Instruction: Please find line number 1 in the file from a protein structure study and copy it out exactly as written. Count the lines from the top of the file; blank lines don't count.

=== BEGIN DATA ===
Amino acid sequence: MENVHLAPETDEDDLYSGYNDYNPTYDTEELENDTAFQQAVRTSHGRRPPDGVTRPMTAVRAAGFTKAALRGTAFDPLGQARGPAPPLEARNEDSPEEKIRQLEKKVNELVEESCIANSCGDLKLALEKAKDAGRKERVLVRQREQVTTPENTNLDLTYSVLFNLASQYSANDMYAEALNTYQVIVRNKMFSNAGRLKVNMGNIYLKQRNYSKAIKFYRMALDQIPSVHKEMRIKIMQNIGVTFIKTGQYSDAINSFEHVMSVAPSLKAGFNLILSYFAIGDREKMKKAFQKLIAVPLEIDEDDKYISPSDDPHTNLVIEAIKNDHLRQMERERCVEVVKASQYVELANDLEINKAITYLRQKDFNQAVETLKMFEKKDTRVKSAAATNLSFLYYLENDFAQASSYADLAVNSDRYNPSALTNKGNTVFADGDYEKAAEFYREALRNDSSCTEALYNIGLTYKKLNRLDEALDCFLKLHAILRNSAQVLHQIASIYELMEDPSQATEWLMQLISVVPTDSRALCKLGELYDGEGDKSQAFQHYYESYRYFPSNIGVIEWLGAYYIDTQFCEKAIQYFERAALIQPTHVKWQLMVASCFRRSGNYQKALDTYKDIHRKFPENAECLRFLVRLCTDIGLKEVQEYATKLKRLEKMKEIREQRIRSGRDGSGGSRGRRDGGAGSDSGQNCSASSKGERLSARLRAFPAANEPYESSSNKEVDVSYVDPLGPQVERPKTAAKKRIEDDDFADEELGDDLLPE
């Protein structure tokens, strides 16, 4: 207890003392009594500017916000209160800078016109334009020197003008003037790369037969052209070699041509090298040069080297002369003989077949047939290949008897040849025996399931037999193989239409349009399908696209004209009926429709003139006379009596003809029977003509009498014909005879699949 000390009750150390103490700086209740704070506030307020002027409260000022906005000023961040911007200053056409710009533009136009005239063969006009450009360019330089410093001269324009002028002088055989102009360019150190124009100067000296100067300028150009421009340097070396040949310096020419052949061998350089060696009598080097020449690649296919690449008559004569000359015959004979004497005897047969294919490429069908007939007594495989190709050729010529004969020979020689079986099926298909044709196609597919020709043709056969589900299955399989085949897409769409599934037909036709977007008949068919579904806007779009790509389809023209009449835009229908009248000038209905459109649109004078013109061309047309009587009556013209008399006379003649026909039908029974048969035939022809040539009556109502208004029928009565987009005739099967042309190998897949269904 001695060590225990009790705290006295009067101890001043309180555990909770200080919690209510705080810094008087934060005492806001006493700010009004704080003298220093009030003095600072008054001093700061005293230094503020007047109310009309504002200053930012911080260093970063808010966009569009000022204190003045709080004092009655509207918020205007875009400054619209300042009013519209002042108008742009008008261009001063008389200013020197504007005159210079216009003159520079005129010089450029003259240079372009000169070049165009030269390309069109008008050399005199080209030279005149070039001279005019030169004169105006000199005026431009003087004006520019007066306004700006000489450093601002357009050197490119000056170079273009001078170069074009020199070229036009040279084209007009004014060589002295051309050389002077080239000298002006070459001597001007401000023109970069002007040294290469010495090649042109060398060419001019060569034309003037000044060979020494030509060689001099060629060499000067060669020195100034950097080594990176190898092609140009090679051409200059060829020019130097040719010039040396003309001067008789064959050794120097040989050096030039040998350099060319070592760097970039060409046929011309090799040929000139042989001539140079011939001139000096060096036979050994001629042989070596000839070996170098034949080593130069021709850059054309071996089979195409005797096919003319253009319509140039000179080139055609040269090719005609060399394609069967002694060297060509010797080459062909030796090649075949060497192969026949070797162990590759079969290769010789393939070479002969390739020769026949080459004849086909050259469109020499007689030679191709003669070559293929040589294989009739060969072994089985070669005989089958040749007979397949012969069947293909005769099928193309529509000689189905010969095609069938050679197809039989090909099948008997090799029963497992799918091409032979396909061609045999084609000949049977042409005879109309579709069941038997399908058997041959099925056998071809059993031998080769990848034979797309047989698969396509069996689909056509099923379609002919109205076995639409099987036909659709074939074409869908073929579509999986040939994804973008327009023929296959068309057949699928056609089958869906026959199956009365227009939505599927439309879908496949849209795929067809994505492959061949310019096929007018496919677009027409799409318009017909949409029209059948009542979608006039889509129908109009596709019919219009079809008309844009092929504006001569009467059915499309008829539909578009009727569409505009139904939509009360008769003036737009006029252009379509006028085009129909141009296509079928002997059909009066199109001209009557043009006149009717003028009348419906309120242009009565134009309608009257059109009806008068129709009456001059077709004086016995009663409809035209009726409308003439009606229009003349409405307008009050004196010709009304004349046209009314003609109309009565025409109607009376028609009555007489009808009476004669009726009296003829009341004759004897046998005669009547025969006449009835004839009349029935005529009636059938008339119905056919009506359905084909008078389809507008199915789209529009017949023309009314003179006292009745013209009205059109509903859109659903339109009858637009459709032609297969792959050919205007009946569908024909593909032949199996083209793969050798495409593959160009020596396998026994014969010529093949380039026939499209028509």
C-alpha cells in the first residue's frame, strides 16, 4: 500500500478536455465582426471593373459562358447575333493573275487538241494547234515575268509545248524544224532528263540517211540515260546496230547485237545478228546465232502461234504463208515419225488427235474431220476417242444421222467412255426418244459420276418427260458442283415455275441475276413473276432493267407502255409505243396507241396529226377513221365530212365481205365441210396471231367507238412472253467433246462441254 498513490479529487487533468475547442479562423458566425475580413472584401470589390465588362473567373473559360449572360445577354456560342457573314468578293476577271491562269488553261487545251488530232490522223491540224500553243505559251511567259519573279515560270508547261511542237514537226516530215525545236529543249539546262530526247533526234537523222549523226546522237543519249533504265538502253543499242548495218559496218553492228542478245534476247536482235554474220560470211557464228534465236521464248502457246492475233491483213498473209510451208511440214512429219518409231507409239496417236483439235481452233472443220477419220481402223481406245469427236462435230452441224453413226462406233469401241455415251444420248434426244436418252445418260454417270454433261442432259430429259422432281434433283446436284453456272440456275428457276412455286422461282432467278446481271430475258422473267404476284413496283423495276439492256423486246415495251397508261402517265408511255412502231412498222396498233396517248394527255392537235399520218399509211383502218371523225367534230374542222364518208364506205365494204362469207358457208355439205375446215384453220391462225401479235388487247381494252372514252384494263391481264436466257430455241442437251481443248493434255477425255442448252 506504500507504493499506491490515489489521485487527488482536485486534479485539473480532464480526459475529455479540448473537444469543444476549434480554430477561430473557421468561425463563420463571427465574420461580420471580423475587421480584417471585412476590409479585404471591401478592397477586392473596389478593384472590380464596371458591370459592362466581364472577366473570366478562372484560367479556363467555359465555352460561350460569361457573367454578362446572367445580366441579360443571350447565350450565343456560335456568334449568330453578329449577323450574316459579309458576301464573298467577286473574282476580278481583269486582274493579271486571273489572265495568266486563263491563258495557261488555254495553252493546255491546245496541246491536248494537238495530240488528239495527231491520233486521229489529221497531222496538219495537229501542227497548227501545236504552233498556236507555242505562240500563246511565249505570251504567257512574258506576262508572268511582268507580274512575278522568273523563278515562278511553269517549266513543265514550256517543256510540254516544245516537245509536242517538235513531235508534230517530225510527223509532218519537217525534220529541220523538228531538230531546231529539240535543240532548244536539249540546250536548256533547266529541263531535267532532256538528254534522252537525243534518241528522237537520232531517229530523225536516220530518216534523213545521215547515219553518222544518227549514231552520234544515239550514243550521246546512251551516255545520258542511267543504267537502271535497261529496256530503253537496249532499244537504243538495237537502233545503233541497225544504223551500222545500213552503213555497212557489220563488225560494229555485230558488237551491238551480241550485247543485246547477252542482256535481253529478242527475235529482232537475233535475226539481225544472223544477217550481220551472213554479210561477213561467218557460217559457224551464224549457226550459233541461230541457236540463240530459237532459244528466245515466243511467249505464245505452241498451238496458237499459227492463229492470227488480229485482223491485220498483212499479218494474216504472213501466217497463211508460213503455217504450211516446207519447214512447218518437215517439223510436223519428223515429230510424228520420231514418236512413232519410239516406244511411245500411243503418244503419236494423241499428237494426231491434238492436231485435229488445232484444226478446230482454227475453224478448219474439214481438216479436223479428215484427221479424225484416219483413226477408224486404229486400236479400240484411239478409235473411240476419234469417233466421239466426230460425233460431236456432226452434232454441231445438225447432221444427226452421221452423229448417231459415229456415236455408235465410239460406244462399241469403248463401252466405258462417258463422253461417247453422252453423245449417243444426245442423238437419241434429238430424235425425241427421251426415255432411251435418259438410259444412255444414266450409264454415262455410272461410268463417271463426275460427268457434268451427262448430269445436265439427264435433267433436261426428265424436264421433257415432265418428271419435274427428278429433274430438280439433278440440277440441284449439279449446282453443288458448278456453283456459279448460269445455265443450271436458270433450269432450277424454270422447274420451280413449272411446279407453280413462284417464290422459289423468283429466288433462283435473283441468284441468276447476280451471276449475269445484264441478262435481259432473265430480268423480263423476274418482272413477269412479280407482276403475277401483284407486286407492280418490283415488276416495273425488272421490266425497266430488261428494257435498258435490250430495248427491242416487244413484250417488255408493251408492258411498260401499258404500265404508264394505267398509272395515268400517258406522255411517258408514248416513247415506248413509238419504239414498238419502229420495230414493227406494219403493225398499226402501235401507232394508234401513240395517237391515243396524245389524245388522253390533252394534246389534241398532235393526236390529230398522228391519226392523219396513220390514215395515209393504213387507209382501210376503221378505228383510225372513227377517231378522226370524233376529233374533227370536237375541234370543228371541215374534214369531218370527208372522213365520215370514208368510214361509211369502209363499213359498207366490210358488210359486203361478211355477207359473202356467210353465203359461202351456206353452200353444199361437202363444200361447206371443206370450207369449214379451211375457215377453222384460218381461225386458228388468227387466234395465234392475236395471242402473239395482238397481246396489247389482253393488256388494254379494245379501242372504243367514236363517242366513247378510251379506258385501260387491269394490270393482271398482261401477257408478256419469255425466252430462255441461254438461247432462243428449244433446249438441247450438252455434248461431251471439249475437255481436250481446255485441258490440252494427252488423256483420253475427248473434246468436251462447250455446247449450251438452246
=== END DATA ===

Amino acid sequence: MENVHLAPETDEDDLYSGYNDYNPTYDTEELENDTAFQQAVRTSHGRRPPDGVTRPMTAVRAAGFTKAALRGTAFDPLGQARGPAPPLEARNEDSPEEKIRQLEKKVNELVEESCIANSCGDLKLALEKAKDAGRKERVLVRQREQVTTPENTNLDLTYSVLFNLASQYSANDMYAEALNTYQVIVRNKMFSNAGRLKVNMGNIYLKQRNYSKAIKFYRMALDQIPSVHKEMRIKIMQNIGVTFIKTGQYSDAINSFEHVMSVAPSLKAGFNLILSYFAIGDREKMKKAFQKLIAVPLEIDEDDKYISPSDDPHTNLVIEAIKNDHLRQMERERCVEVVKASQYVELANDLEINKAITYLRQKDFNQAVETLKMFEKKDTRVKSAAATNLSFLYYLENDFAQASSYADLAVNSDRYNPSALTNKGNTVFADGDYEKAAEFYREALRNDSSCTEALYNIGLTYKKLNRLDEALDCFLKLHAILRNSAQVLHQIASIYELMEDPSQATEWLMQLISVVPTDSRALCKLGELYDGEGDKSQAFQHYYESYRYFPSNIGVIEWLGAYYIDTQFCEKAIQYFERAALIQPTHVKWQLMVASCFRRSGNYQKALDTYKDIHRKFPENAECLRFLVRLCTDIGLKEVQEYATKLKRLEKMKEIREQRIRSGRDGSGGSRGRRDGGAGSDSGQNCSASSKGERLSARLRAFPAANEPYESSSNKEVDVSYVDPLGPQVERPKTAAKKRIEDDDFADEELGDDLLPE